Laura has raced 21 times in the last 13 days, completing 3950m of racing and over 50km of training, warmups and swim downs. She won 1 x Bronze Medal at the Open Senior National Championships and a further 2 x Gold; 4 x Silver and 1 x Bronze Medals at the Age Group Championships - a real treasure trove. To grind out positive results in these close scenarios after such a huge two weeks requires the kind of resilience, mentality and attitude developed at TSS.
Maddy Gough has also raced in both Championships. Third best in the country in the Women's 1500m last week, she finished tonight with a best time in the 17/18yrs 200m Butterfly.
TSS Aquatic do the training required to compete at this standard and the National Championships are where the hard work pays off. Swimmers reap the reward of their hard work and winter training. To finish the week with a cluster of best times shows great character and strong attitude typical of the way TSS develops swimmers. Process driven athletes perform well under pressure and under fatigue.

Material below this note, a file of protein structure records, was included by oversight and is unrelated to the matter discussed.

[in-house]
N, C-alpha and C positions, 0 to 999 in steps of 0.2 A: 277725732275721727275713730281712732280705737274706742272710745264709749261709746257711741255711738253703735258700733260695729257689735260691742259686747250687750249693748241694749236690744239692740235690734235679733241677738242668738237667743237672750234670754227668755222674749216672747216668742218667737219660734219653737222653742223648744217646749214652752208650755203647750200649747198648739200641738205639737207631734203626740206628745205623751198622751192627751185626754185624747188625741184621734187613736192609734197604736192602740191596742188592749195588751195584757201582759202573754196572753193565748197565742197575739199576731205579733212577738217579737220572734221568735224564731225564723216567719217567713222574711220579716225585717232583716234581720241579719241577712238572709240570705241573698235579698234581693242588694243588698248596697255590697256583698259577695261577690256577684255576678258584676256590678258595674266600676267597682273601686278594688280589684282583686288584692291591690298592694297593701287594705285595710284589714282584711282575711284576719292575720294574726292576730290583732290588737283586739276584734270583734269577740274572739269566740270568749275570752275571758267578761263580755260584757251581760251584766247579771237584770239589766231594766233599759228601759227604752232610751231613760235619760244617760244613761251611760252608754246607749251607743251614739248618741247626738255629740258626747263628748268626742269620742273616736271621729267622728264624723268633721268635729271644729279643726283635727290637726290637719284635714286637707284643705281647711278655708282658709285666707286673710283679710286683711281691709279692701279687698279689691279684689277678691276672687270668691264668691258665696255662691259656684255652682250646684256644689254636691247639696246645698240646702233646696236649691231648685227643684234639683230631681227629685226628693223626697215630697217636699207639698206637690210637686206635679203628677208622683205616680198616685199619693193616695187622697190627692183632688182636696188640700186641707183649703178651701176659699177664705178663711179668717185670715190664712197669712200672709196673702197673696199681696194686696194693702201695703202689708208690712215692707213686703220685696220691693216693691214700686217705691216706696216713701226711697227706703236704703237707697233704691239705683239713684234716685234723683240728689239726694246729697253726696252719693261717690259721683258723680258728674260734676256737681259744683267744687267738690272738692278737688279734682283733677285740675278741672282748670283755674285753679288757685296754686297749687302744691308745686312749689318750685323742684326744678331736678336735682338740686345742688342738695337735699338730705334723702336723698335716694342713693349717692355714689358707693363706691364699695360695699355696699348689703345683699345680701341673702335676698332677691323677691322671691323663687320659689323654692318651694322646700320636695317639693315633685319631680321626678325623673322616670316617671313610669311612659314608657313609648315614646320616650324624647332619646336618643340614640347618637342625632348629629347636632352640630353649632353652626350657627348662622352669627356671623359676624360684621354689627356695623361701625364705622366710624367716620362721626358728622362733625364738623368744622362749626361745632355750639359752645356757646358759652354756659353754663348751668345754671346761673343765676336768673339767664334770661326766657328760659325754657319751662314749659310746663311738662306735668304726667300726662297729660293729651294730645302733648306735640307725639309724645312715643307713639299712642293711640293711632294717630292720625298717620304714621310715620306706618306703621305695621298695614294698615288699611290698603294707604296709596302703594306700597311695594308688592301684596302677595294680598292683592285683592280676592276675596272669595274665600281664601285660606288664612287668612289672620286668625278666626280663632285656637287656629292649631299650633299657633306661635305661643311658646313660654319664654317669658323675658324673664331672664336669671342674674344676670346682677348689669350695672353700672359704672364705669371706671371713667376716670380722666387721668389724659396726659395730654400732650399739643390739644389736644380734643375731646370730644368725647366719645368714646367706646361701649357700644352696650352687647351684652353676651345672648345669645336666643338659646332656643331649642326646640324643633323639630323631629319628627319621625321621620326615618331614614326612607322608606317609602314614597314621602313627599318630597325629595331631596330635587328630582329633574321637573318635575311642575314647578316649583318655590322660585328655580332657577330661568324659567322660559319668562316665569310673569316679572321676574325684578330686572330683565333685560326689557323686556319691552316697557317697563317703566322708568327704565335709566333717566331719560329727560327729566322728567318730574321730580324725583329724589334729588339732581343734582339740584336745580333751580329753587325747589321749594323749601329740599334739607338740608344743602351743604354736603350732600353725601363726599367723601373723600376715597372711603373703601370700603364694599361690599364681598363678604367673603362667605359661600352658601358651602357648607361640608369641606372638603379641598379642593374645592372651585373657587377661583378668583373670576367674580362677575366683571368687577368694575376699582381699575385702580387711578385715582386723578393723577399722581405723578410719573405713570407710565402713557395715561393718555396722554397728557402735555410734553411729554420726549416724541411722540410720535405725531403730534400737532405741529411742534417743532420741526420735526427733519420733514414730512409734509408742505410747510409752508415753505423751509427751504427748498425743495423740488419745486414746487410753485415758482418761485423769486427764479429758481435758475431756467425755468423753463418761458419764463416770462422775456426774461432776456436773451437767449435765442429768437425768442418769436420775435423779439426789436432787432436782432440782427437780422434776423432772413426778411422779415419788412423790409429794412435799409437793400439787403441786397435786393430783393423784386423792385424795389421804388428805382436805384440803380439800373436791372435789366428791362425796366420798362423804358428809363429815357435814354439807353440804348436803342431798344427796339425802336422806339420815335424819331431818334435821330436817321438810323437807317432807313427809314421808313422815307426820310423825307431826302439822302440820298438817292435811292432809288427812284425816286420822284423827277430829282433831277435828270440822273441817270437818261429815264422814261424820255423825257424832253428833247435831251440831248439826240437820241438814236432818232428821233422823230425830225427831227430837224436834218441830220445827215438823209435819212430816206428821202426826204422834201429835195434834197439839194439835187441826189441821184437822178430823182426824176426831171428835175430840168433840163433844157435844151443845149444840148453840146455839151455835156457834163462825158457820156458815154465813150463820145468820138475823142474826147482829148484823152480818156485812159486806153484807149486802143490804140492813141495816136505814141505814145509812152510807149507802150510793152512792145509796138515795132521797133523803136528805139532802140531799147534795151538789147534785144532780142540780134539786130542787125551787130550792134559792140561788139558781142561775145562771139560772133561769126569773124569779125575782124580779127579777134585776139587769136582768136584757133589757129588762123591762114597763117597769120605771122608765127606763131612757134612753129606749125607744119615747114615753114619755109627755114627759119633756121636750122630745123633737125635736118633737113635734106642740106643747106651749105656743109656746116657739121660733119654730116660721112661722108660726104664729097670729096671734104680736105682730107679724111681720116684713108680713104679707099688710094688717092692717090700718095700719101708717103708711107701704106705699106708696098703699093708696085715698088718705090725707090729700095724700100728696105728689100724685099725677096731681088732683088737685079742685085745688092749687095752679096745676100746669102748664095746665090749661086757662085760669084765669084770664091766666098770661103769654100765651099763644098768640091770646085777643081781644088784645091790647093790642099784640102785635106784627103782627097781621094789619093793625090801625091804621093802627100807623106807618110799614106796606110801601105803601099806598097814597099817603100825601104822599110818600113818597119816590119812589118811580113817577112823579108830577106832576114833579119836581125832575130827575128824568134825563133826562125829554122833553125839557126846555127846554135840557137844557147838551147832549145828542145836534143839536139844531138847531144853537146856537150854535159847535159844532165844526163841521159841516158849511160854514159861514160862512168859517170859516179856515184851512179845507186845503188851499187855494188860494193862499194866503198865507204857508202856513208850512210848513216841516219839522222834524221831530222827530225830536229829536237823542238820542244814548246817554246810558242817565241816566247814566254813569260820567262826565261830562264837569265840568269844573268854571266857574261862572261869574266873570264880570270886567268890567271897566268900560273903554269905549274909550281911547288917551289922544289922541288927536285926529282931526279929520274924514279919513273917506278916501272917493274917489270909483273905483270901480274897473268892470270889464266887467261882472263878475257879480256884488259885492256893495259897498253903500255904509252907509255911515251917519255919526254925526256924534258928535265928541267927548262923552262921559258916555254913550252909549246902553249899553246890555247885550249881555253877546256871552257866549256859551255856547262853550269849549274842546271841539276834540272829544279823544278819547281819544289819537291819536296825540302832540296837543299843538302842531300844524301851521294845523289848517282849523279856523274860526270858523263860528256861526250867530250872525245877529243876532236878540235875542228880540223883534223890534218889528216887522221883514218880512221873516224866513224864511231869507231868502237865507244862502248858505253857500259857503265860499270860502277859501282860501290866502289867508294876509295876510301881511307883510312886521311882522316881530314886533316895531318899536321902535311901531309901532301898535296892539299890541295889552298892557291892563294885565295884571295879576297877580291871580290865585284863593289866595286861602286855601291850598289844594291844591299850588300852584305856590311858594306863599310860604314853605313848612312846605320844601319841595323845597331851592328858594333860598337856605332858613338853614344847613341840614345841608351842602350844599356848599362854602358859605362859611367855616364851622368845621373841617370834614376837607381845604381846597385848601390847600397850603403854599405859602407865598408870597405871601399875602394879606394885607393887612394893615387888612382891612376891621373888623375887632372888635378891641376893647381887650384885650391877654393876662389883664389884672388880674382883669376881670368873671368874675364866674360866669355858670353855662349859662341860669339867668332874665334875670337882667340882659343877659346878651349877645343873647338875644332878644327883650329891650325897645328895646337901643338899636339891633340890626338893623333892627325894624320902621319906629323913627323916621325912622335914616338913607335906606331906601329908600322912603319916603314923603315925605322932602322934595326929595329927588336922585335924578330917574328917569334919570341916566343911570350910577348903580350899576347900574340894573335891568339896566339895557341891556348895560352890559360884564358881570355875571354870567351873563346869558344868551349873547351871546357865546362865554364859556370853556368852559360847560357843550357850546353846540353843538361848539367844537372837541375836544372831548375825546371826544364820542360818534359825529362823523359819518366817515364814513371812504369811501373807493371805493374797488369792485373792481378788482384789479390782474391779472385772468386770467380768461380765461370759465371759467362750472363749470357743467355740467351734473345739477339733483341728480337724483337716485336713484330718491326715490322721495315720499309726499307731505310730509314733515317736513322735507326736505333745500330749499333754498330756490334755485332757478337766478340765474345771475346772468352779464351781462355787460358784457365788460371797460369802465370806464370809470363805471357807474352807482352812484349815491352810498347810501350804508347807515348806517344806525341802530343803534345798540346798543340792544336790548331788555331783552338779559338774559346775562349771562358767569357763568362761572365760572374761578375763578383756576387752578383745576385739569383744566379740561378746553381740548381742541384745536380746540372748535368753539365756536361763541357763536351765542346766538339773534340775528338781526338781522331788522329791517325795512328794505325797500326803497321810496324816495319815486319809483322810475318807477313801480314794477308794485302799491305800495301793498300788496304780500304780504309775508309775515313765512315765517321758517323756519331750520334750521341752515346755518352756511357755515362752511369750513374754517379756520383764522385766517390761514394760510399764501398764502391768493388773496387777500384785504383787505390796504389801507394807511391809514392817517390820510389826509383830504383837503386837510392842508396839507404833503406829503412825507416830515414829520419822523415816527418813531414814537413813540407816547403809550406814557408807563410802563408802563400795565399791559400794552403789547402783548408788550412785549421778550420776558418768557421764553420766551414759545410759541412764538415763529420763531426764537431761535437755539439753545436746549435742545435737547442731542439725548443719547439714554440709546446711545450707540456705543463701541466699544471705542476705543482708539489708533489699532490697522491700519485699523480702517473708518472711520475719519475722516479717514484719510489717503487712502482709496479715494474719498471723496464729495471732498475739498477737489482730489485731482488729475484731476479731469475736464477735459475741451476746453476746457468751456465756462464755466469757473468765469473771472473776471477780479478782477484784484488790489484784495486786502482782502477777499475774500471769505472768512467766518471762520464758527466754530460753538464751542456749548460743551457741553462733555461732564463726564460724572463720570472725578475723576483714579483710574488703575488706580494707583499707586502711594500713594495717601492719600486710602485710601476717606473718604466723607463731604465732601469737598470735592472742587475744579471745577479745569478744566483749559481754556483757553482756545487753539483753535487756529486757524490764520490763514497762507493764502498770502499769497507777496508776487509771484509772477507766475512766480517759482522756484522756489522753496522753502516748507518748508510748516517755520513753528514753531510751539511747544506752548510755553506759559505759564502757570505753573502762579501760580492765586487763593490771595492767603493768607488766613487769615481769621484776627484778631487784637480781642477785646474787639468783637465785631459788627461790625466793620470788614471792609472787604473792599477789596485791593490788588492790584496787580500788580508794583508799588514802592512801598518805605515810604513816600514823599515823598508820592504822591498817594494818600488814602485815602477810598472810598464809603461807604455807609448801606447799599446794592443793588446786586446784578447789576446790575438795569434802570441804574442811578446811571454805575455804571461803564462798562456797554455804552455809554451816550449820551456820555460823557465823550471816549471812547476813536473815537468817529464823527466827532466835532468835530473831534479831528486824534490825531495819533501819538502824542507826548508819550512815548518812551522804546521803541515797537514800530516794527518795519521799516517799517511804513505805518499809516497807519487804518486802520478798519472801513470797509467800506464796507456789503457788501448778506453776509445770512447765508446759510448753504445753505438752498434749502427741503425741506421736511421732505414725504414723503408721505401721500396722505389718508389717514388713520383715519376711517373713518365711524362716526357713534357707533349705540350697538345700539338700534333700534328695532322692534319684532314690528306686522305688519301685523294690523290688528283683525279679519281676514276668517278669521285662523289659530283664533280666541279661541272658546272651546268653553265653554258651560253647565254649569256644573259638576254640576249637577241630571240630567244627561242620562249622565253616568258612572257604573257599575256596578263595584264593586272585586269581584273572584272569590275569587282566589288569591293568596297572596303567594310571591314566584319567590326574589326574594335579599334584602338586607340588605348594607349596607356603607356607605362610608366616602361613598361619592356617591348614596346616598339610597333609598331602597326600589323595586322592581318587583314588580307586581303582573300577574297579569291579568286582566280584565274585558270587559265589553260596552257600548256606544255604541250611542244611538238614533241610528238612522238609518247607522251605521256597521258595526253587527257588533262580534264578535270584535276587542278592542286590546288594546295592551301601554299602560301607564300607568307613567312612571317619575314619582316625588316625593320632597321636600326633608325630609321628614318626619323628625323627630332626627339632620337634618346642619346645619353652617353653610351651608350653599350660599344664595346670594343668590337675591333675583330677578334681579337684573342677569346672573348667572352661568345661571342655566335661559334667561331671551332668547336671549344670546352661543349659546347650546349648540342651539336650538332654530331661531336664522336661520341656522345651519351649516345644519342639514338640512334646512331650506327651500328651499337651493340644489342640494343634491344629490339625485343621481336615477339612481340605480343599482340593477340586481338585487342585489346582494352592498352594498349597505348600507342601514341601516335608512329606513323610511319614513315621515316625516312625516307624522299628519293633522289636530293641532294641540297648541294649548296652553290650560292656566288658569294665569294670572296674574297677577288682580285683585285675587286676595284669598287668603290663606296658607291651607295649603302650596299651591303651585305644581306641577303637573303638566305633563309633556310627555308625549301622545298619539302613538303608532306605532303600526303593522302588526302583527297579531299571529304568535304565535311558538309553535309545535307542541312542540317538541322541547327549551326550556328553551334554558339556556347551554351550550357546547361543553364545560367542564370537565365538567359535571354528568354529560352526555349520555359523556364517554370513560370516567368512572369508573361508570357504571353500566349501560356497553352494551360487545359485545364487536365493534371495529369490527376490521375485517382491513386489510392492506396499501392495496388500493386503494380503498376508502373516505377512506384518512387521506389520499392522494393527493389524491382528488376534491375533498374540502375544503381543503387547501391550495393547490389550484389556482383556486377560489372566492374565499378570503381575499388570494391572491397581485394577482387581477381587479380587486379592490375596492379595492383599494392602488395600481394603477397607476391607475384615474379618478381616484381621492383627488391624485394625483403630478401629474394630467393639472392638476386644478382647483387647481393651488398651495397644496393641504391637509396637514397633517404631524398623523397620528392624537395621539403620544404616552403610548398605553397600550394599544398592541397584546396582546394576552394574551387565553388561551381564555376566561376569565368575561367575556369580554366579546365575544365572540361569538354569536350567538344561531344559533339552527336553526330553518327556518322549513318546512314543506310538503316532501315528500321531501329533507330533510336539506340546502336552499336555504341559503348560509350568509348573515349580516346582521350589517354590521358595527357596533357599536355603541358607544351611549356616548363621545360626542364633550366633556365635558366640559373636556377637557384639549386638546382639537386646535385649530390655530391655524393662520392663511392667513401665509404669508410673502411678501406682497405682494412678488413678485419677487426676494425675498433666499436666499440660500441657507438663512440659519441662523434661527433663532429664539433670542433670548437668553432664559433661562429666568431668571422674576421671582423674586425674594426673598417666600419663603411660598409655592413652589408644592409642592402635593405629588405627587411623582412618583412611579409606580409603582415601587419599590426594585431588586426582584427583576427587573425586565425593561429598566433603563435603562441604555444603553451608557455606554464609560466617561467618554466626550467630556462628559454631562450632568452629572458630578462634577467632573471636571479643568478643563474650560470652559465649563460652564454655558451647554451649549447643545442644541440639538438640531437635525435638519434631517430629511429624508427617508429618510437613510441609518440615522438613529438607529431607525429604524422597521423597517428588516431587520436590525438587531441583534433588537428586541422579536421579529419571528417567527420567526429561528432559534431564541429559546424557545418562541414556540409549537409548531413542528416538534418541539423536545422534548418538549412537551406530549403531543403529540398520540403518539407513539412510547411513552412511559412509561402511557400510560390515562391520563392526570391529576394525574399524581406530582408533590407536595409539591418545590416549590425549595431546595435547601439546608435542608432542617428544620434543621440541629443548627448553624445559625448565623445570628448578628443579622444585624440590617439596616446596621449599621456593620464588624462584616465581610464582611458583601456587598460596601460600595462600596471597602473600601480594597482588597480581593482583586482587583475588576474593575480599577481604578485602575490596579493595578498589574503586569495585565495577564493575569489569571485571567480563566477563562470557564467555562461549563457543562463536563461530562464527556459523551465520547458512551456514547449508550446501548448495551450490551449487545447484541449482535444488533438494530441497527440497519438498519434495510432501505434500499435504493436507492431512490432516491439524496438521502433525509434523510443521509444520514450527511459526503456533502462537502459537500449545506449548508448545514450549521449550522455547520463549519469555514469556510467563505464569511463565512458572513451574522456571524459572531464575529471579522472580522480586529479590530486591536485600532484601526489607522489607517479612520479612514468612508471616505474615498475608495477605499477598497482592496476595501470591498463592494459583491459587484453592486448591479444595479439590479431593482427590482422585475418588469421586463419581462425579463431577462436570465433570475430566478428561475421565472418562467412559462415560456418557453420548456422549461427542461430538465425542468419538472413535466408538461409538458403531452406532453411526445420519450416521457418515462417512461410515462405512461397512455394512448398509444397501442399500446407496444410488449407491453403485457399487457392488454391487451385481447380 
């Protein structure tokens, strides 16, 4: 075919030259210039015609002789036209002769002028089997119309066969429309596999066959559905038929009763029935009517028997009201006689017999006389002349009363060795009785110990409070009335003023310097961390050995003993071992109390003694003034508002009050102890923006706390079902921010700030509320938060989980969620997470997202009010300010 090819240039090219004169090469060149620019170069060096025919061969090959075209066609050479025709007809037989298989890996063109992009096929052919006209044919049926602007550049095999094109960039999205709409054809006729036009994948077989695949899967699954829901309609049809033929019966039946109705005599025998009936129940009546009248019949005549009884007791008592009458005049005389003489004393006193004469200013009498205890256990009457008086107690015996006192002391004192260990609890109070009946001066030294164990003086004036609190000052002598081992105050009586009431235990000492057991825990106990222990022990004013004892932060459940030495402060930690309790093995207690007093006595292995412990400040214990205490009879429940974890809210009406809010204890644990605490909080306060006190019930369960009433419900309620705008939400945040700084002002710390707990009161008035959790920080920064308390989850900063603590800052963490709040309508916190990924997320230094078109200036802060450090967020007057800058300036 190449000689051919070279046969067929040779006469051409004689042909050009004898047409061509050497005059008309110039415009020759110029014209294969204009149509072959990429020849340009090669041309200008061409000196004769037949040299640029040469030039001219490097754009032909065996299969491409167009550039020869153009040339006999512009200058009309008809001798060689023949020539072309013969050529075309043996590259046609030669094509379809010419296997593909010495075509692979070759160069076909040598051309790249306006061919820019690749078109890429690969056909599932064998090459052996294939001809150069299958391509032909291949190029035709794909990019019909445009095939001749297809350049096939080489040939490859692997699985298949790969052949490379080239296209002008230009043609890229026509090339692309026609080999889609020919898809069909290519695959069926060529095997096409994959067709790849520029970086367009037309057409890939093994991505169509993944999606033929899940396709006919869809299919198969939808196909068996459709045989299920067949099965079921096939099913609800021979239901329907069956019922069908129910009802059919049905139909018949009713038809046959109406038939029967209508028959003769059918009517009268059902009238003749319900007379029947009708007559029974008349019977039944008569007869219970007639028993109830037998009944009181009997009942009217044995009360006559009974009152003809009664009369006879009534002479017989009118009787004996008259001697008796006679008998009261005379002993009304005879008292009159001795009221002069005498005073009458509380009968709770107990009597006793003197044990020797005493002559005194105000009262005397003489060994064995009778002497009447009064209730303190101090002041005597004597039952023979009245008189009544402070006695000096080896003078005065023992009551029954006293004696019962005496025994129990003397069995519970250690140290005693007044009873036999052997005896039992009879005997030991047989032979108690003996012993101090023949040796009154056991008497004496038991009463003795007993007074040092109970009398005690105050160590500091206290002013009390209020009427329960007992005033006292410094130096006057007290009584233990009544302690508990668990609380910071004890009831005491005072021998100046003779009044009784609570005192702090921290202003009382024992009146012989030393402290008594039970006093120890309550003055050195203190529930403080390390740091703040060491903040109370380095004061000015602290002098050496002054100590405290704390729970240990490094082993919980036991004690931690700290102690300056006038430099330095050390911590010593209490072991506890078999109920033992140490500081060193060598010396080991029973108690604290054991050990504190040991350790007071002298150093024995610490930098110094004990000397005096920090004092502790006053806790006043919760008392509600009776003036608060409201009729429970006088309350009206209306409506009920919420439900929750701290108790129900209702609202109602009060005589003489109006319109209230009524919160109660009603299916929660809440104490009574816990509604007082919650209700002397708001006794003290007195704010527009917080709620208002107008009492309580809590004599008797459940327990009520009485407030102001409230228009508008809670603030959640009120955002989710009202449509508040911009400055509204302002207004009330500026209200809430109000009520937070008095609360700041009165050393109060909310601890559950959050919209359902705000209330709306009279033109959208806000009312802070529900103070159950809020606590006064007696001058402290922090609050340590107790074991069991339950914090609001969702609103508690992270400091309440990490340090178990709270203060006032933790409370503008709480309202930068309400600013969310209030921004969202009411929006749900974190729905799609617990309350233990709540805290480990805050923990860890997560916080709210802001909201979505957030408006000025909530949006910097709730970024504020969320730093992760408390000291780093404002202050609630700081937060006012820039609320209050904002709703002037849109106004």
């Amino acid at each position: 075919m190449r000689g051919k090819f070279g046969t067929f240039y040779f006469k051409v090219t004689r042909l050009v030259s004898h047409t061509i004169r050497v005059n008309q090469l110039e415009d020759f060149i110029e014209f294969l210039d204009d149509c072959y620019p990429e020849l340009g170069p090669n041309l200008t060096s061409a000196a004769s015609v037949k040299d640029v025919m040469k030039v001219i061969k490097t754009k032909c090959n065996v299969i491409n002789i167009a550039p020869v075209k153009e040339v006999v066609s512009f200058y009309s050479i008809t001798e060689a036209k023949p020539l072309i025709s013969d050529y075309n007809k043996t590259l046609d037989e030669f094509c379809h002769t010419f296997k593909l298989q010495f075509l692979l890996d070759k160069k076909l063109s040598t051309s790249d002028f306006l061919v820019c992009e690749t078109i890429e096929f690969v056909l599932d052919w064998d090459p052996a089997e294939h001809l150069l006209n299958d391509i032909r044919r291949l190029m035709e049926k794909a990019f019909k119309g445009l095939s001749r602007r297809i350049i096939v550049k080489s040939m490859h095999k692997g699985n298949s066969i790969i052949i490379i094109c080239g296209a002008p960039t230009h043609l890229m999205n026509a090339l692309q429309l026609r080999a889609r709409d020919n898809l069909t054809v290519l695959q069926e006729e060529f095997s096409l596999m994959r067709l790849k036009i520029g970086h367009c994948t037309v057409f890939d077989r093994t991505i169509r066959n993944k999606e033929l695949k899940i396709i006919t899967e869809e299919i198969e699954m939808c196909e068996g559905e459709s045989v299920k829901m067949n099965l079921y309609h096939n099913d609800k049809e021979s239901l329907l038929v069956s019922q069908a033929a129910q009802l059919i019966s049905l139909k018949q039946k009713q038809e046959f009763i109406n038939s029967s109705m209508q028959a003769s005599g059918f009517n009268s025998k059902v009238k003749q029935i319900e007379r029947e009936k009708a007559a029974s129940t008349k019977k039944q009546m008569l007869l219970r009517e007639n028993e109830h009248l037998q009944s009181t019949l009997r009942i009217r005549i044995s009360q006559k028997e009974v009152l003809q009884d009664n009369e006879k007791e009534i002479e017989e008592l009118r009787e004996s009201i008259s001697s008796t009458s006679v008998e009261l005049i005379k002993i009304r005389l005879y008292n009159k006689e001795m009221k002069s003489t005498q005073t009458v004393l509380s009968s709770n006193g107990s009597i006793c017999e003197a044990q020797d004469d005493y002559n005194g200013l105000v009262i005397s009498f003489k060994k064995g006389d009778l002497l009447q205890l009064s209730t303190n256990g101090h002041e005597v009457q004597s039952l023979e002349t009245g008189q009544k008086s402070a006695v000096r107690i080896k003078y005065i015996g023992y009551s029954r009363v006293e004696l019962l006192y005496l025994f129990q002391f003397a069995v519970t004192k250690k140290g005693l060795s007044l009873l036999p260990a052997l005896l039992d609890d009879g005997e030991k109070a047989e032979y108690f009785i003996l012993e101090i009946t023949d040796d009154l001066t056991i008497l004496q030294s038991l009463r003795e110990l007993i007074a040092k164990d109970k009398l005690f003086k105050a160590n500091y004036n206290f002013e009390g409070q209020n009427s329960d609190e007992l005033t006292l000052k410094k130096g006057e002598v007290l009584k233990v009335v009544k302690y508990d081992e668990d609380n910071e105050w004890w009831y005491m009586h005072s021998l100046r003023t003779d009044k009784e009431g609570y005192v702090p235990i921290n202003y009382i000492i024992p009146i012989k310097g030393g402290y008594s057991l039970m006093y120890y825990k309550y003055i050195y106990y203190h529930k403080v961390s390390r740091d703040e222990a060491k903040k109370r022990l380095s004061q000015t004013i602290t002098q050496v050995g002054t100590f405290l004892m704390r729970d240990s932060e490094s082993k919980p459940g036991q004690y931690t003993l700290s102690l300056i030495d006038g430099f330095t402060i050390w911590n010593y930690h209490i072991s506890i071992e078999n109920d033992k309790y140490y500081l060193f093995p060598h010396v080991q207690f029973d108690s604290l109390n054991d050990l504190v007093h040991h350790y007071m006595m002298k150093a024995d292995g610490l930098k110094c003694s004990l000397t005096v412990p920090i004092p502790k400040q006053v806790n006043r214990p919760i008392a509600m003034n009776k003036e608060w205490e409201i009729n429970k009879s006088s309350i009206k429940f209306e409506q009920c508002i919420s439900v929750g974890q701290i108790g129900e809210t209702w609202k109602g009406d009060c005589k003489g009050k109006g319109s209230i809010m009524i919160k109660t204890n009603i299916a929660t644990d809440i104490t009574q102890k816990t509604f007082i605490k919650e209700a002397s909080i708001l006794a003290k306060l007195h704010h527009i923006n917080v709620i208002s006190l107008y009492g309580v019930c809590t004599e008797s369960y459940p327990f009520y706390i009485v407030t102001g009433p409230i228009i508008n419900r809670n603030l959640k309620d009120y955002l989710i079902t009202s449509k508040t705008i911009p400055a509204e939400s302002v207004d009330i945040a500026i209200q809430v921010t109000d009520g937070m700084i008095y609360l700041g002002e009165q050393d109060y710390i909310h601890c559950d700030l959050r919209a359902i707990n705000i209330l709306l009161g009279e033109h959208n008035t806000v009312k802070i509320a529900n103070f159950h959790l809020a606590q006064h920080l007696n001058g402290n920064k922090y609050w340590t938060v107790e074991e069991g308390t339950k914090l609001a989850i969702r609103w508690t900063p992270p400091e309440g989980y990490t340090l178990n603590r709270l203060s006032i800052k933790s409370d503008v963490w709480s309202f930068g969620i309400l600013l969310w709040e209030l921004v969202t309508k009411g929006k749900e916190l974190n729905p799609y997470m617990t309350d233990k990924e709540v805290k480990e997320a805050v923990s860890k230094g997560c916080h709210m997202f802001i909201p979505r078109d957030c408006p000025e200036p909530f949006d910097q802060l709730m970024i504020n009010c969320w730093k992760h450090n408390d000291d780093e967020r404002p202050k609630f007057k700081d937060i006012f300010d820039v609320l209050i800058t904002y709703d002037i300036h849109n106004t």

Zach Maher has had an outstanding week, winning his first ever National Medals, including a National Title in the 15yrs Boys 100m Freestyle. After such a major high, swimmers can struggle to maintain form and cope with the late night finishes but not the swimmers at TSS! Learning how to follow their pre and post race protocols helps TSS Swimmers follow the normal process, maintain concentration and continue to swim big best times. Zach doubled up this morning, making significant steps in the 200m Individual Medley and 100m Butterfly.